It might look at times as if I am over-prepared – what with the little goat coats in two different sizes, the bottles of ewe boost, tubs of glucose and boxes of various animal-ailment-associated accoutrements. And you probably are right. Somethings I use a lot, somethings just sit there not being used squealing ‘waste of money’ at me.
But then one of your goats gets really, really bad scours on the day that you are snowed and there is no way off the peninsula where you live, no way for you to get to the vets. Sage was really poorly, proper poorly. I phoned the vet who gave me some good advice. I really, really like the large-animal vets at the practice we go to – they are extremely supportive and empowering people. They are always happy to give advice on the phone and if they do come out, they try and make sure that you know how to do it yourself next time wherever possible. For example, I phoned the on-call vet the night that Elsie was in labour, and he was very reassuring which gave me the courage to wait and not intervene. He also said I could text him through the night with updates and he would be there in case anything bad happened.
Anyway, this blog is partly an almanac and resource for me to jot down what I’ve learnt with regards to matters small-holding related. This is what I leant about a goat with scours. Worm your goat right away. I usually worm the goats with a herbal wormer once a month. But I have a back up, emergency, less-natural wormer on standby. It is hard to find any drugs licensed for goats in this country so vets use the cascade method and you can use drugs for sheep on goats. Many sheep wormers state that you should not use in an animal whose milk you will consume at some time over their lifetime! This is not ideal in a dairy-herd. Through the wonders of instagram and the knowledge of goat herders there I got a list of wormers that can be used in goats with a safe milk withdrawal period (that isn’t life). I therefore had bought some Cycectin a couple of weeks ago to add to my emergency box and I gave Sage some of this – 1.5 x the sheep-weight dose (on veterinary advice). I then gave her a shot of antibiotics, a dose of dog metacam (an anti-inflammatory) and a drink of ewe boost. I also put glucose powder in her water. I isolated her in her own stall and we cleaned out the other areas and added fresh straw.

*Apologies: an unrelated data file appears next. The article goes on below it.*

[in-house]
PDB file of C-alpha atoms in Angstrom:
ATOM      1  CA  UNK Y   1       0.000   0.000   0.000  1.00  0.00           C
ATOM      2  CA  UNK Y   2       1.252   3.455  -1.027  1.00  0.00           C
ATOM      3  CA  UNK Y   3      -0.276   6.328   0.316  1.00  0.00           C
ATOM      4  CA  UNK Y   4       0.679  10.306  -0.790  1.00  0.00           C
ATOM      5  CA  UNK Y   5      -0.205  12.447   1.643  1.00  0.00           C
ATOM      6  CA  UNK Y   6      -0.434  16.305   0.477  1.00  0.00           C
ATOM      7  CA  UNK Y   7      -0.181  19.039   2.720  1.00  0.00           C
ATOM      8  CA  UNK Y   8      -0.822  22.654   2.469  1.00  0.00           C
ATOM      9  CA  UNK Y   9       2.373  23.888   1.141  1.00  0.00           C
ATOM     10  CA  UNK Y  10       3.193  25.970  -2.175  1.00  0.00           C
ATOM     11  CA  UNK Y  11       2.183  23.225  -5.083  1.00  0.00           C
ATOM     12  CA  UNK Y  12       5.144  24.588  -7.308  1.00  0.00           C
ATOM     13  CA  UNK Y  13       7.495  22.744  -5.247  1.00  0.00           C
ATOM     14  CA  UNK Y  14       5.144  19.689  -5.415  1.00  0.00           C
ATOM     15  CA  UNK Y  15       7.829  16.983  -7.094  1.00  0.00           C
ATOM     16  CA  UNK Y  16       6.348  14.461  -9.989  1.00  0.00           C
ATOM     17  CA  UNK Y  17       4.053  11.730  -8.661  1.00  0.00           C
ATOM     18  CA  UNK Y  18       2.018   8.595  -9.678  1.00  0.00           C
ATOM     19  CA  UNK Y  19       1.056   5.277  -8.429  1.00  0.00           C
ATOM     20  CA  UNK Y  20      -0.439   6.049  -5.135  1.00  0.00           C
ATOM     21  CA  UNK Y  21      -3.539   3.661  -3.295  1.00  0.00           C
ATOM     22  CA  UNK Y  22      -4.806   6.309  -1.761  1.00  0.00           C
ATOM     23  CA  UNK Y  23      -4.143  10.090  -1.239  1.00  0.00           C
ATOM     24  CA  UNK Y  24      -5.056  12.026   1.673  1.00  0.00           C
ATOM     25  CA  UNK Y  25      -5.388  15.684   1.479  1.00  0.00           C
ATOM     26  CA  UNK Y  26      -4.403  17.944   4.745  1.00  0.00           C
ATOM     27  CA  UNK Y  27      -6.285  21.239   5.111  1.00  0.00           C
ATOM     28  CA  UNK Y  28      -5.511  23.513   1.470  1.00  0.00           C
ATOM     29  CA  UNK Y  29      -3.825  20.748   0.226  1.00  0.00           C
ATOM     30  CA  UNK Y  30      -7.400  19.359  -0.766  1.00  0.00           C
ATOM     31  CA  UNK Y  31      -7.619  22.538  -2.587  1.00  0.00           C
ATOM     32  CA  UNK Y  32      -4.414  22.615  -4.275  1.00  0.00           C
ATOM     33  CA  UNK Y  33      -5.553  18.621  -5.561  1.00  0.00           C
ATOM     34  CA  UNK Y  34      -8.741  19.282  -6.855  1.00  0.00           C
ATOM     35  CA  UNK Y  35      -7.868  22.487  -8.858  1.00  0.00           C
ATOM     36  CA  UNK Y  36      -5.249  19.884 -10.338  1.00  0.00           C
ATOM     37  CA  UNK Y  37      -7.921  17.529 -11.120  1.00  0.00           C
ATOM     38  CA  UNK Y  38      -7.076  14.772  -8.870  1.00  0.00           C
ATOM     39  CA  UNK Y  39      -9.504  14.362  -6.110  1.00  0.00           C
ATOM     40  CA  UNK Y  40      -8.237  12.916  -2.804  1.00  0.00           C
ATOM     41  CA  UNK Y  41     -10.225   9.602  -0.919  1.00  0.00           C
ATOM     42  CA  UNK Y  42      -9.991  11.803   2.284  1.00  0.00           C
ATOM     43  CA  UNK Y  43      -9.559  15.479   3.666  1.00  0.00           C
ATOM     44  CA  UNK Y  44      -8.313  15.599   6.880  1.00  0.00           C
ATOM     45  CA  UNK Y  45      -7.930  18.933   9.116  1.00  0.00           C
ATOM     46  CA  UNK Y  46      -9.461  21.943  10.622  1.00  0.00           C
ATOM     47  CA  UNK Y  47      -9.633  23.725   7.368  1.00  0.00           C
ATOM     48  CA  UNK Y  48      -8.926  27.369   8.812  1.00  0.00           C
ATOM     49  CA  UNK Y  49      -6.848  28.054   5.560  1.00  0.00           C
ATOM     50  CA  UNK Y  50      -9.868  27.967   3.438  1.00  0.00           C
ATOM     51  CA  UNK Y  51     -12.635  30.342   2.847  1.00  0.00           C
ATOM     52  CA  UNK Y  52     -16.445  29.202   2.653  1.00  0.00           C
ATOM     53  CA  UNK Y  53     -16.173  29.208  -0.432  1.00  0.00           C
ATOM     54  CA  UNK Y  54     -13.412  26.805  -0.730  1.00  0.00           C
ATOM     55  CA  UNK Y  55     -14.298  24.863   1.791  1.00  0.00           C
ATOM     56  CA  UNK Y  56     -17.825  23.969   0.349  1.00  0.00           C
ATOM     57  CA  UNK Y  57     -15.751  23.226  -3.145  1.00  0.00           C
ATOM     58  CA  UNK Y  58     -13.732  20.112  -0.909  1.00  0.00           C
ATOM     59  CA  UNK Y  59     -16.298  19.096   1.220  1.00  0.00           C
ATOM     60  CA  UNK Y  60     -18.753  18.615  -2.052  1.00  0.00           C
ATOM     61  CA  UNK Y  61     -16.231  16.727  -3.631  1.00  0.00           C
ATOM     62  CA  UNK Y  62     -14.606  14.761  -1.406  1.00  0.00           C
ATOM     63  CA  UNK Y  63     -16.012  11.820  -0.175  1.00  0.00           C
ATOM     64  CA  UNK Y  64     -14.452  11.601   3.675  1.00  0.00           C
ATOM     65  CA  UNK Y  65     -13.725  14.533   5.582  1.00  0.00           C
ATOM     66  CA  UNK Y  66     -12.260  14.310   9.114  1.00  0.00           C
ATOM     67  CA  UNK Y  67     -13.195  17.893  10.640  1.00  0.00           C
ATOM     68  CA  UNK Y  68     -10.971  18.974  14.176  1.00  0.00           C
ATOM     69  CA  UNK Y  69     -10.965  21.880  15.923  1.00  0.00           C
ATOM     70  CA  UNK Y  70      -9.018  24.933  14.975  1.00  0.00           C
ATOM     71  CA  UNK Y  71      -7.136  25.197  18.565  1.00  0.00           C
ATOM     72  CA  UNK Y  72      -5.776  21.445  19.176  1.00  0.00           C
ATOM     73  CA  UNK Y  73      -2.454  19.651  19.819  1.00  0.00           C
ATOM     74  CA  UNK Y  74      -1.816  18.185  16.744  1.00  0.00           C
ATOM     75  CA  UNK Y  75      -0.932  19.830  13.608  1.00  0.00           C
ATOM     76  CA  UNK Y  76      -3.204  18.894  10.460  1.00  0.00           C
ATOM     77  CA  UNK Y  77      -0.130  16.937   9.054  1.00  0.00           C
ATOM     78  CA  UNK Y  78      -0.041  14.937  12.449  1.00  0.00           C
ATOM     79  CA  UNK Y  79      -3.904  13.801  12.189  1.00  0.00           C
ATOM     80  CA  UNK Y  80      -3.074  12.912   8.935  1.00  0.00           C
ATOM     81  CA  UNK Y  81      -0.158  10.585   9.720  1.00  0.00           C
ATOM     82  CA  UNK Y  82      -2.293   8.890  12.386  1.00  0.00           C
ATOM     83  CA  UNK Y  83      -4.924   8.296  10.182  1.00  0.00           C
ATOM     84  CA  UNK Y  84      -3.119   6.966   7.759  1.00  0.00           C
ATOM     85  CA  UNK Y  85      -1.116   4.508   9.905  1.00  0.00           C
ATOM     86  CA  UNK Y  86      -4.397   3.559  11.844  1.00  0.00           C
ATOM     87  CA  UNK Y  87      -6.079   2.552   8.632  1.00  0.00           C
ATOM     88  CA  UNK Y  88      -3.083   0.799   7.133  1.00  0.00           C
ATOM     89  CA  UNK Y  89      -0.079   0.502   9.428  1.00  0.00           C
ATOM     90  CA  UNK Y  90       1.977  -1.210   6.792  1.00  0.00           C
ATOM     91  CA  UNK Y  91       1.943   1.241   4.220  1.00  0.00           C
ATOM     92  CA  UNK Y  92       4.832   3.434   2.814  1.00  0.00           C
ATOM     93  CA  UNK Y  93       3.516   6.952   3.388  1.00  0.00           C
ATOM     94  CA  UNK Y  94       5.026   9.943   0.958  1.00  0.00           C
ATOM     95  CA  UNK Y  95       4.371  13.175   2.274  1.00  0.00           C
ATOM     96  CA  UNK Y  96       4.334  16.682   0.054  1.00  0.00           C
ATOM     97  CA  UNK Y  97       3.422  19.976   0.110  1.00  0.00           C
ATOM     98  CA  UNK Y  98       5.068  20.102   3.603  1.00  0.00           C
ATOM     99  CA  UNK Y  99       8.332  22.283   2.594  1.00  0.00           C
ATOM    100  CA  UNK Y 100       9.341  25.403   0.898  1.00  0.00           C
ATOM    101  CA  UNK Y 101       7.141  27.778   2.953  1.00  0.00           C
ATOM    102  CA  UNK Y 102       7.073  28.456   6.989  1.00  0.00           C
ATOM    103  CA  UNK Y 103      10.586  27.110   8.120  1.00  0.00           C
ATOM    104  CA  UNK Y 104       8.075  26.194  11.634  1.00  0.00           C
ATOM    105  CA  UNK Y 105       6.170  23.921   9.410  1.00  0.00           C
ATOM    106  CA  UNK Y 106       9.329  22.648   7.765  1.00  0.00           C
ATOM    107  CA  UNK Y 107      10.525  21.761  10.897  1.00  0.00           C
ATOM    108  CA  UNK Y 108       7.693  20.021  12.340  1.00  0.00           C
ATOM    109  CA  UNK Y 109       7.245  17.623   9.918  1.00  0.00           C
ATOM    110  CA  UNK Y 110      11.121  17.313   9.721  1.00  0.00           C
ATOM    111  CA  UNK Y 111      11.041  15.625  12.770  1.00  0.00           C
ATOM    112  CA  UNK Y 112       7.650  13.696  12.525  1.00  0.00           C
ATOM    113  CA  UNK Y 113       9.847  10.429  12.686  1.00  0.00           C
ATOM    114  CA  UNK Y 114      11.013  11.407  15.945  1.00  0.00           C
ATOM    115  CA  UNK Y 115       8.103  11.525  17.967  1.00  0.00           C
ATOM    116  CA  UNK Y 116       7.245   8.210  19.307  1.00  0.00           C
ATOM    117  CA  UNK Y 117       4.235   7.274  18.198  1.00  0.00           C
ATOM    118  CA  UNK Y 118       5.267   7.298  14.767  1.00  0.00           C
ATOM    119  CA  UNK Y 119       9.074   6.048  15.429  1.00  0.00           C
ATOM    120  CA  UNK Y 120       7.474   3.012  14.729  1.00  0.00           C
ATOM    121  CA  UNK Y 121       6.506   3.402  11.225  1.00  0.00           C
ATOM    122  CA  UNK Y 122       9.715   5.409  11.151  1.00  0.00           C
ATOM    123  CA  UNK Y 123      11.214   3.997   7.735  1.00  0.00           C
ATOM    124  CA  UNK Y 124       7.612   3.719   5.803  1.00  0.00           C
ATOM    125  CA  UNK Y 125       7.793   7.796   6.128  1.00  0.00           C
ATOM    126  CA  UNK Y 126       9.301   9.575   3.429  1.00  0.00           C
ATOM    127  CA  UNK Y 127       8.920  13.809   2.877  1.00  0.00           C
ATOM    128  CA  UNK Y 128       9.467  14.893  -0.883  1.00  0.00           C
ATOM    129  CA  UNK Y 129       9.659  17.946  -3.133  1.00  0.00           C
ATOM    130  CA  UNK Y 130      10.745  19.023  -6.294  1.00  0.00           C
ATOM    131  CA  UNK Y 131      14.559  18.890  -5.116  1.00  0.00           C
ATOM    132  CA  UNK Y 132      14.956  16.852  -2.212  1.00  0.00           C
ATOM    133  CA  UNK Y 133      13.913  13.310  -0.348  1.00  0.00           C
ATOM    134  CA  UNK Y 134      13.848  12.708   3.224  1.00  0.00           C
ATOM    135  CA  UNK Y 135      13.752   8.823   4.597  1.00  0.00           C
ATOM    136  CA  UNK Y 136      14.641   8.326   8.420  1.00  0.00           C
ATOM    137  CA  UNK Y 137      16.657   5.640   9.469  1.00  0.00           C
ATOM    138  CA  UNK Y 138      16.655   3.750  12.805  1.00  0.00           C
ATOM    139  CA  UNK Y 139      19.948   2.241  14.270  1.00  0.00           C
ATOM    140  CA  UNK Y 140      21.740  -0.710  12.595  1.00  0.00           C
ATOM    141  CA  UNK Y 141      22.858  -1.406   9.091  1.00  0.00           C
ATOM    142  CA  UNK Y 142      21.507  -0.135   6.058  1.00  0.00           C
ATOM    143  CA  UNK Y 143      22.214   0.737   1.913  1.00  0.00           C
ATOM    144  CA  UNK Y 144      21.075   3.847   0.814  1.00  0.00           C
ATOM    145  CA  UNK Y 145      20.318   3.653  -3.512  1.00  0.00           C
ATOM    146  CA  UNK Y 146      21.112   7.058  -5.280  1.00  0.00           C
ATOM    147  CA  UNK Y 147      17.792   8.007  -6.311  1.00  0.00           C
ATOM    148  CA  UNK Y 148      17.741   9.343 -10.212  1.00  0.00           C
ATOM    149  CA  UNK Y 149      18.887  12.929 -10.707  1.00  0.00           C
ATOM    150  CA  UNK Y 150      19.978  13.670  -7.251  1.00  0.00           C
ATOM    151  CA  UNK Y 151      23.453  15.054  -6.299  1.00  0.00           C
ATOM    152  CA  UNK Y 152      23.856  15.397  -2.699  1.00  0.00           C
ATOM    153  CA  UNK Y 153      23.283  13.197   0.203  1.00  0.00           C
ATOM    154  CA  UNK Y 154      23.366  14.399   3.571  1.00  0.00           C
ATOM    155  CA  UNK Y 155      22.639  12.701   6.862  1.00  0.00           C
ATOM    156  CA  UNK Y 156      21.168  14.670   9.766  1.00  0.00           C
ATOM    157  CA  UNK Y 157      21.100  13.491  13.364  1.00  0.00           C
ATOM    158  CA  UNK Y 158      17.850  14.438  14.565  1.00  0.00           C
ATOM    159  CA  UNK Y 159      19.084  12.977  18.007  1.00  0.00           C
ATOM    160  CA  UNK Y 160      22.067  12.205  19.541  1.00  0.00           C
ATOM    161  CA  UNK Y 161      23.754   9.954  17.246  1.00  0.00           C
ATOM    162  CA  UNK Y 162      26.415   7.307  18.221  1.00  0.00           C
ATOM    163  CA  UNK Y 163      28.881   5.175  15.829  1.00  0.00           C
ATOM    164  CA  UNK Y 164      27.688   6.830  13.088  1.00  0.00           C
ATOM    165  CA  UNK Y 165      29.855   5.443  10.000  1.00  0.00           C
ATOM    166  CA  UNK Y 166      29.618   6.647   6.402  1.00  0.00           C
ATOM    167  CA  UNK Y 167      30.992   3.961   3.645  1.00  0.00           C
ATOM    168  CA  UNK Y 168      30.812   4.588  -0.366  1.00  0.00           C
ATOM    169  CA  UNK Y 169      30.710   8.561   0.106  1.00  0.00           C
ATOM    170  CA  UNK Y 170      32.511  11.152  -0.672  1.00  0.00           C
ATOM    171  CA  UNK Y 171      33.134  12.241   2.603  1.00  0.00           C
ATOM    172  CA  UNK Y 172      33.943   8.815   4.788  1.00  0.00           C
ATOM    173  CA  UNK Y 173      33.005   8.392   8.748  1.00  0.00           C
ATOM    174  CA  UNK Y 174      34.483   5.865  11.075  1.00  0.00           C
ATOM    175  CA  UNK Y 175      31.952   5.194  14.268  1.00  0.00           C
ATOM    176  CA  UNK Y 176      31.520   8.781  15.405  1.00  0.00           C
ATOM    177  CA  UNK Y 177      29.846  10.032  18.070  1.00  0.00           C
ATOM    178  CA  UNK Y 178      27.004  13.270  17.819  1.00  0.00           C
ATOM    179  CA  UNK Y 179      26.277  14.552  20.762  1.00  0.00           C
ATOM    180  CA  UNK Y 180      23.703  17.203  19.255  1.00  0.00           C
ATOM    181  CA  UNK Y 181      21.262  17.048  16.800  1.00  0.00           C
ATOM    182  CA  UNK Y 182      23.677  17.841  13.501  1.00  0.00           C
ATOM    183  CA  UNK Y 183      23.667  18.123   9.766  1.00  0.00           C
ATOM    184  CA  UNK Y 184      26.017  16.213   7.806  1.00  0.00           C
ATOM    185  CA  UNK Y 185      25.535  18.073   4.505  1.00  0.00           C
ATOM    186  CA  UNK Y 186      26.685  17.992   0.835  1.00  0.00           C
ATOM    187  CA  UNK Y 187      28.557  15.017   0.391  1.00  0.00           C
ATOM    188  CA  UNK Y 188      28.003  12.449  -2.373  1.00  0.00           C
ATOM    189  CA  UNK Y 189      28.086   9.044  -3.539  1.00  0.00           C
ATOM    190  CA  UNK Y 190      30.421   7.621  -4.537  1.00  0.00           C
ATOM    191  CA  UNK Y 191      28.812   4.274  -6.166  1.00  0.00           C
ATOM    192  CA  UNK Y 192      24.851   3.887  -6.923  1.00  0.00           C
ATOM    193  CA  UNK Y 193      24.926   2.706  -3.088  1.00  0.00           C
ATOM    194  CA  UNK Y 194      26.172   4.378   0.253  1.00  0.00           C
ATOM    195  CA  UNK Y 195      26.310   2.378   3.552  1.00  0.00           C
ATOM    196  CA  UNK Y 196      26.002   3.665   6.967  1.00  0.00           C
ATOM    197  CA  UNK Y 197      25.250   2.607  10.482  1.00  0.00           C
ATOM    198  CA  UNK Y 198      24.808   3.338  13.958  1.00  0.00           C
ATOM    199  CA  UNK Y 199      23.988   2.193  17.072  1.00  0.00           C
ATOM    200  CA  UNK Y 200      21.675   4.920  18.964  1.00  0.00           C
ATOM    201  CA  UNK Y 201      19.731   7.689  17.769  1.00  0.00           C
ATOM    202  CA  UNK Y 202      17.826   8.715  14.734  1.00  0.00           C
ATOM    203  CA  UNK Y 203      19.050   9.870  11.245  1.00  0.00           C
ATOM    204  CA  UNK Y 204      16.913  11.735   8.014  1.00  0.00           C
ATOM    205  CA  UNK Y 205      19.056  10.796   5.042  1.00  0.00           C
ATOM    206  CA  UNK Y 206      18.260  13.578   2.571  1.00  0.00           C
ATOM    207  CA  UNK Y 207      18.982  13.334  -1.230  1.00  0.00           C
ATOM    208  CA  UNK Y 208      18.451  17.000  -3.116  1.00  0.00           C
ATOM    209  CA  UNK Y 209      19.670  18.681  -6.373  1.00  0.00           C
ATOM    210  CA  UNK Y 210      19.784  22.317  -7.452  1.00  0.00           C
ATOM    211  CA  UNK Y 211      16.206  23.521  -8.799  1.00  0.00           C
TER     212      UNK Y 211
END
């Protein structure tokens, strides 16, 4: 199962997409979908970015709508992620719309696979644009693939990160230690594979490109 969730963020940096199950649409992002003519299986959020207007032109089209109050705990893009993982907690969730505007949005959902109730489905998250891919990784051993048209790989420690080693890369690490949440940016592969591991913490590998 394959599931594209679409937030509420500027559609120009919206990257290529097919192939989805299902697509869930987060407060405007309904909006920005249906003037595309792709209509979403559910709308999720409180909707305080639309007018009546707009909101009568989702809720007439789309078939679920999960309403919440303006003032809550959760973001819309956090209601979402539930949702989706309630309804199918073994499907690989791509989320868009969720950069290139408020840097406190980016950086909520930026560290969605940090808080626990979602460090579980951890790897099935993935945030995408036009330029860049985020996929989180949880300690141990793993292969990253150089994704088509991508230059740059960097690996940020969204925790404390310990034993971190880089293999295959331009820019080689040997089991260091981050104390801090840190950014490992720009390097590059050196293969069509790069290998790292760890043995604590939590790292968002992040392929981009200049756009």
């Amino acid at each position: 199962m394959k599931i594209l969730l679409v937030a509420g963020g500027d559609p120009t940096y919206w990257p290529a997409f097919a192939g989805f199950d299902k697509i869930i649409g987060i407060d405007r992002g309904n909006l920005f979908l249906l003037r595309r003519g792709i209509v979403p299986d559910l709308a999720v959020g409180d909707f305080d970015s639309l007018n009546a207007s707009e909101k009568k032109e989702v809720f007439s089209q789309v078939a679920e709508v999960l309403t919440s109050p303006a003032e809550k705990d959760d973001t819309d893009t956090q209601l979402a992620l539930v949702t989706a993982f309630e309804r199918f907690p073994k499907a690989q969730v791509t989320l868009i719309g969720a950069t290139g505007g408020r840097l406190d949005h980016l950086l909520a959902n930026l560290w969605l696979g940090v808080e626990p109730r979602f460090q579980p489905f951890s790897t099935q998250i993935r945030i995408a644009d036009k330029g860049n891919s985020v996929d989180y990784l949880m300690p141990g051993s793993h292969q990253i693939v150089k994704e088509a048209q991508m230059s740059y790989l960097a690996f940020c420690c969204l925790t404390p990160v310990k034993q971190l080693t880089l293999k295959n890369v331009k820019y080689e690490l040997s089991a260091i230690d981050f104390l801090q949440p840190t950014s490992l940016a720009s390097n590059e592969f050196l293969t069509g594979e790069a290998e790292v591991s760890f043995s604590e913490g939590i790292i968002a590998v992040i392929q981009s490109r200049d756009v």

I didn’t worm the other goats as I am really loathe to over-use medicines. The next day Sage was fine – her poos were back to normal and she was eating and drinking well. But little Emelia (one of the kids) had scours. This was not good. I wormed all the goats (after checking it would be OK to worm Elsie who is still nursing). I made sure Emelia stayed hydrated by syringing glucose dissolved in water into her and I made sure she nursed from her mum and gave her a bit of lamb revit. Today she seems much better.
I also got some good advice from people on instagram (which seriously for smallholders is a great way to learn about lambing, goat herding, bee-keeping, pig moving etc etc). They said it is really important to keep the goat hydrated – if they are not drinking you can syringe or stomach tube water (ideally with electrolytes or I guess glucose at a pinch) in to them. They also recommended having some kaolin pectin, pepto bismol or anti-diarrhoea meds to hand. This, I think, is good advice – it is easy to assume that animals will naturally drink enough water, but when they are really ill they may not and this can be critical.
Of course the slightly larger goat coats have proved to be invaluable over the past few days. I might never use them again, but I am really glad I had them in the shed as it has been pretty cold here.
I am off to buy some electrolytes and some pepto bismol now! Oh this is how I found Zed one morning this week. The goats often all sleep together, it looks like one couldn’t be bothered to get up to go to the toilet and then Zed couldn’t be bothered to get up and shake off the poo! They have not been happy goats – fingers crossed for some warmer weather soon.